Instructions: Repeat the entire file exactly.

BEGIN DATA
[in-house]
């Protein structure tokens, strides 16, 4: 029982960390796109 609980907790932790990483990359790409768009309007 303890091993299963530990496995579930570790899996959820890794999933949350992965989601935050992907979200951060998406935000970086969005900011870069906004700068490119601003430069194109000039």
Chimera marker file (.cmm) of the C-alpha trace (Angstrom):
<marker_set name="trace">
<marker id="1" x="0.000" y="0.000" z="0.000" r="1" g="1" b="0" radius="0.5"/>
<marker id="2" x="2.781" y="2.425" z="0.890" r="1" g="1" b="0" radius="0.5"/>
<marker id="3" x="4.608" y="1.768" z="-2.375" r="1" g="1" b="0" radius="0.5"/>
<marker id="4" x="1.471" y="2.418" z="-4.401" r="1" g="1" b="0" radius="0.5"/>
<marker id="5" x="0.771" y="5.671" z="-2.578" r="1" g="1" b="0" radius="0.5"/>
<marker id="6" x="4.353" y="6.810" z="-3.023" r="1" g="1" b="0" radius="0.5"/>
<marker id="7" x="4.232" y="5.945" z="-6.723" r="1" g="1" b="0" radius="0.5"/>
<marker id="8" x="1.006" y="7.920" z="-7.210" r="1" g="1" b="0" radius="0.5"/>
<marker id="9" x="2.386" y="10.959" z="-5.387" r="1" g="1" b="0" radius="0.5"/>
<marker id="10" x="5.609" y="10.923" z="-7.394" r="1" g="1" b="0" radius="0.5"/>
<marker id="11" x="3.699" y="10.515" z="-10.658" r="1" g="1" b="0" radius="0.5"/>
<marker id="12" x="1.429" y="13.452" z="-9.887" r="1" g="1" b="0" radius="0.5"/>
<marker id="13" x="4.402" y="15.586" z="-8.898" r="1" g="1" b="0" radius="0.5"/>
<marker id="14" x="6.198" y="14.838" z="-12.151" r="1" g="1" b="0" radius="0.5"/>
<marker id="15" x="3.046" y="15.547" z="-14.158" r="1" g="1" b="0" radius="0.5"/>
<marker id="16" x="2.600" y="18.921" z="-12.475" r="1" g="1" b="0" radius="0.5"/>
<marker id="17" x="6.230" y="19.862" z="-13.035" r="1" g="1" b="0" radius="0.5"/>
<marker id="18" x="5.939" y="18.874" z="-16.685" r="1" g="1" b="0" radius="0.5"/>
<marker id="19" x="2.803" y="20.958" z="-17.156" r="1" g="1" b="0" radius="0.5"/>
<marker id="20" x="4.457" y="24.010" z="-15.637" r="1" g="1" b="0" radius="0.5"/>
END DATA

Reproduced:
[in-house]
């Protein structure tokens, strides 16, 4: 029982960390796109 609980907790932790990483990359790409768009309007 303890091993299963530990496995579930570790899996959820890794999933949350992965989601935050992907979200951060998406935000970086969005900011870069906004700068490119601003430069194109000039």
Chimera marker file (.cmm) of the C-alpha trace (Angstrom):
<marker_set name="trace">
<marker id="1" x="0.000" y="0.000" z="0.000" r="1" g="1" b="0" radius="0.5"/>
<marker id="2" x="2.781" y="2.425" z="0.890" r="1" g="1" b="0" radius="0.5"/>
<marker id="3" x="4.608" y="1.768" z="-2.375" r="1" g="1" b="0" radius="0.5"/>
<marker id="4" x="1.471" y="2.418" z="-4.401" r="1" g="1" b="0" radius="0.5"/>
<marker id="5" x="0.771" y="5.671" z="-2.578" r="1" g="1" b="0" radius="0.5"/>
<marker id="6" x="4.353" y="6.810" z="-3.023" r="1" g="1" b="0" radius="0.5"/>
<marker id="7" x="4.232" y="5.945" z="-6.723" r="1" g="1" b="0" radius="0.5"/>
<marker id="8" x="1.006" y="7.920" z="-7.210" r="1" g="1" b="0" radius="0.5"/>
<marker id="9" x="2.386" y="10.959" z="-5.387" r="1" g="1" b="0" radius="0.5"/>
<marker id="10" x="5.609" y="10.923" z="-7.394" r="1" g="1" b="0" radius="0.5"/>
<marker id="11" x="3.699" y="10.515" z="-10.658" r="1" g="1" b="0" radius="0.5"/>
<marker id="12" x="1.429" y="13.452" z="-9.887" r="1" g="1" b="0" radius="0.5"/>
<marker id="13" x="4.402" y="15.586" z="-8.898" r="1" g="1" b="0" radius="0.5"/>
<marker id="14" x="6.198" y="14.838" z="-12.151" r="1" g="1" b="0" radius="0.5"/>
<marker id="15" x="3.046" y="15.547" z="-14.158" r="1" g="1" b="0" radius="0.5"/>
<marker id="16" x="2.600" y="18.921" z="-12.475" r="1" g="1" b="0" radius="0.5"/>
<marker id="17" x="6.230" y="19.862" z="-13.035" r="1" g="1" b="0" radius="0.5"/>
<marker id="18" x="5.939" y="18.874" z="-16.685" r="1" g="1" b="0" radius="0.5"/>
<marker id="19" x="2.803" y="20.958" z="-17.156" r="1" g="1" b="0" radius="0.5"/>
<marker id="20" x="4.457" y="24.010" z="-15.637" r="1" g="1" b="0" radius="0.5"/>